Saturday, May 29, 2010

History Lesson

A review of An Artist in Treason: the Extraordinary Double Life of General James Wilkinson in the New York Review of Books tells a tale of a highly self-serving man. A paid Spanish agent even as he served in America's highest military offices at a time the US was contending with Spain for control of the continental heartland, Wilkinson is described as "maybe the most unscrupulous character in all of American history". His extraordinary career included facing "...three military tribunals and four congressional investigations into allegations of misdeeds. Yet he was never found guilty. No wonder it was said of him that although he had never won a battle, he had never lost an inquiry."

Not exactly a figure of worthy regard. Except for his opposition to a standing army. As Jefferson's commander-in-chief, Wilkinson was the only officer supporting Jefferson's efforts to reform the army, with preference for state militias over a standing army. By dint of a scoundrel supporting a president with an agenda, the US was spared a standing army for its first eight score and ten years.

Most Americans would be surprised to learn that the Constitution does not establish or require an army. Article 1, section 8 requires Congress to provide and maintain a Navy but simply authorizes Congress to raise and support armies. The framers were certainly conscious of the need to provide for a common defense but were well aware of the dangers of standing army.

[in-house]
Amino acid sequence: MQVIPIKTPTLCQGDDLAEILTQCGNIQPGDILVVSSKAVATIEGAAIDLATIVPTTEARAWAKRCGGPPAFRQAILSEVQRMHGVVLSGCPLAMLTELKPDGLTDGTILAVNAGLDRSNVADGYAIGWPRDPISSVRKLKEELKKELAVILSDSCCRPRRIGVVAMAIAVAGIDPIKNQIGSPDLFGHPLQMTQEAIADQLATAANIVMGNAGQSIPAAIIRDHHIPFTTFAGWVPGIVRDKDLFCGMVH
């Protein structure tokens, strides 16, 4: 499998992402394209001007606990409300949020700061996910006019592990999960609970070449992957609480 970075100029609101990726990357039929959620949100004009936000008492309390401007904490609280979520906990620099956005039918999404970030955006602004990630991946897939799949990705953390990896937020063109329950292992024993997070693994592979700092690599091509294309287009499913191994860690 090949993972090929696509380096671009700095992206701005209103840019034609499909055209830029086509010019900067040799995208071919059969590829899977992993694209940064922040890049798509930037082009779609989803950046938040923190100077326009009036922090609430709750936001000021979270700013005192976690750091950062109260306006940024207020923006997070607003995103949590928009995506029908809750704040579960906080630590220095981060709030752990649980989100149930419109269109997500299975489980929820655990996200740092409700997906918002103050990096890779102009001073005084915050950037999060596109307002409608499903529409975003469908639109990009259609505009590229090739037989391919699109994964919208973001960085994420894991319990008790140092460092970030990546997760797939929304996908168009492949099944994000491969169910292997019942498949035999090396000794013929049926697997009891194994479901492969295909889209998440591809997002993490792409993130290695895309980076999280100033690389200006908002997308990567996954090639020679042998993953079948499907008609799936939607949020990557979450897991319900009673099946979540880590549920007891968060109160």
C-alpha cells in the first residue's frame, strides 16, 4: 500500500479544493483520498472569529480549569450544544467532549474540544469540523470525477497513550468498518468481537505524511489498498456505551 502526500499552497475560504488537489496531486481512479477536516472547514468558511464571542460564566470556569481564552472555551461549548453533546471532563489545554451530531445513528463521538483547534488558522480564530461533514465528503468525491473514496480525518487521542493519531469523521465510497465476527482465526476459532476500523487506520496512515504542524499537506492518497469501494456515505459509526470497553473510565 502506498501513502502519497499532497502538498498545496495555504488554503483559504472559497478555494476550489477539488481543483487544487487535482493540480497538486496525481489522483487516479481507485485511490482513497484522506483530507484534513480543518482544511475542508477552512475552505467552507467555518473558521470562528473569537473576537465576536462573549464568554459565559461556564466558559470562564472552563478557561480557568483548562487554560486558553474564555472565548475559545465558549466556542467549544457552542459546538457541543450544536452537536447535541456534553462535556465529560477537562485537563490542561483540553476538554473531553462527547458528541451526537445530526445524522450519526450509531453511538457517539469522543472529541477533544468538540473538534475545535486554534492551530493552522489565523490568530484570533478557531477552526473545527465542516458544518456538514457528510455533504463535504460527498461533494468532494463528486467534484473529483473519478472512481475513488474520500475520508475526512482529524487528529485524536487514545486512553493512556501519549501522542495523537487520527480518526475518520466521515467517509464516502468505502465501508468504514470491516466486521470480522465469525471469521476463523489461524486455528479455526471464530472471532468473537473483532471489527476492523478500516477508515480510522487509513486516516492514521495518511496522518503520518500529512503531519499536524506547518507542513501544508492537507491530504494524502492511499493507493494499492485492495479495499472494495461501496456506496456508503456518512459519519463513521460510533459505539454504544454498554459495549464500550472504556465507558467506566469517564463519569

That circumspection ended after World War II. America has had a substantial standing army throughout my lifetime. Like any well well entrenched institution, the US military/national security establishment has its own perspectives and interests. If you have any doubt that those interests do not necessarily serve the nation's interests, look at the military budgets that include weapons systems that either do not work or are irrelevant to the international threats this nation faces. Read James Carroll's House of War. Or ask yourself why America's foreign policy is discussed largely in terms of military action.

Only one president in my lifetime actually saw through the veil of military obfuscation and self-interest: John Kennedy. And even he didn't have the nerve to fully act on that knowledge until after he was safely re-elected. Too bad he did not live to act on his knowledge.

America is unlikely to give up its standing army under any circumstances. We could probably live with that if we really believed and acted with serious attention to civilian control of that standing army.



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